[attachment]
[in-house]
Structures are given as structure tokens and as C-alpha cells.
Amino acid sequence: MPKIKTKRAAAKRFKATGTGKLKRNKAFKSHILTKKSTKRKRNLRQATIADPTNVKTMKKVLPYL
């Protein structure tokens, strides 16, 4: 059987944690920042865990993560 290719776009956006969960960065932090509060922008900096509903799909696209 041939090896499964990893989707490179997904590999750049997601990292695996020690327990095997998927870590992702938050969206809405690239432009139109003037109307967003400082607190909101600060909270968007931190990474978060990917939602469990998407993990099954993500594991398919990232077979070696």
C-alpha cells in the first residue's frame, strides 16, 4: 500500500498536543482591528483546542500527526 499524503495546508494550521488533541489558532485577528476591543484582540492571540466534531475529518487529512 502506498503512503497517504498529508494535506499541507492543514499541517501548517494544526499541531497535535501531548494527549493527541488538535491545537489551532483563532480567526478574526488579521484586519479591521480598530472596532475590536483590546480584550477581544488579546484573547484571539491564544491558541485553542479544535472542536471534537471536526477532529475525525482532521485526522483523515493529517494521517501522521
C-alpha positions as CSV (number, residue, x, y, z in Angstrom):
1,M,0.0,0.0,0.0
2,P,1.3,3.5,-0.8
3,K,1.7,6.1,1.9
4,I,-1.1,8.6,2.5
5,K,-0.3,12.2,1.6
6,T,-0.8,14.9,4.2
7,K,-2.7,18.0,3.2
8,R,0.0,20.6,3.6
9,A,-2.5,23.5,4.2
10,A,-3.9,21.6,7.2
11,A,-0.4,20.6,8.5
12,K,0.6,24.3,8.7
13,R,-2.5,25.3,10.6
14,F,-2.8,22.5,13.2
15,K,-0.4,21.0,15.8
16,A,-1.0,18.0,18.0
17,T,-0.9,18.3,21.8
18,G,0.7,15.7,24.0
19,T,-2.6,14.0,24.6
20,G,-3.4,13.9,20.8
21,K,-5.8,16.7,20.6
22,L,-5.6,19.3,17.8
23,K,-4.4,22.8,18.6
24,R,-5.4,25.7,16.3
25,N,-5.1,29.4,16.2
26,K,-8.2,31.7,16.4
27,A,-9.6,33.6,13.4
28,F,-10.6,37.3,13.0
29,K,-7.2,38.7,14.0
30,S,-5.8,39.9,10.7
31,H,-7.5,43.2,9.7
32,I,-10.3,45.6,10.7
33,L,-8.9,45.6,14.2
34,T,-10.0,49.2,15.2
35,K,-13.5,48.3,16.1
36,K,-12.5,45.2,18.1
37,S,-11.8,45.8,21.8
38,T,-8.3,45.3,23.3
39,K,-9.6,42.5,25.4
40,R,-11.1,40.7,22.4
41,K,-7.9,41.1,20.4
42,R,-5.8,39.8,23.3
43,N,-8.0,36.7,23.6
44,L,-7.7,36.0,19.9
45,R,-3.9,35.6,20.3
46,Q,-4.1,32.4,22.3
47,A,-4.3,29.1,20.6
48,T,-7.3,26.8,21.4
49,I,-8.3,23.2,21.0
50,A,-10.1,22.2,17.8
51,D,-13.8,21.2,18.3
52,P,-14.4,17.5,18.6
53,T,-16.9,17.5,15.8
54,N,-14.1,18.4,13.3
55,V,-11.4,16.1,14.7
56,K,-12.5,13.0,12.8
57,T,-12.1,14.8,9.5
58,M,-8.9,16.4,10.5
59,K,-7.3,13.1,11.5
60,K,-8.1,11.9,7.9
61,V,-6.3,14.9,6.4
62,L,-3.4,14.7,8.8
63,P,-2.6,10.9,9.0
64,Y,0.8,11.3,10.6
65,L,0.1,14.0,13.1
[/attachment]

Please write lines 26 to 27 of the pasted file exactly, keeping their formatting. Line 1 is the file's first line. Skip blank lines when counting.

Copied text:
20,G,-3.4,13.9,20.8
21,K,-5.8,16.7,20.6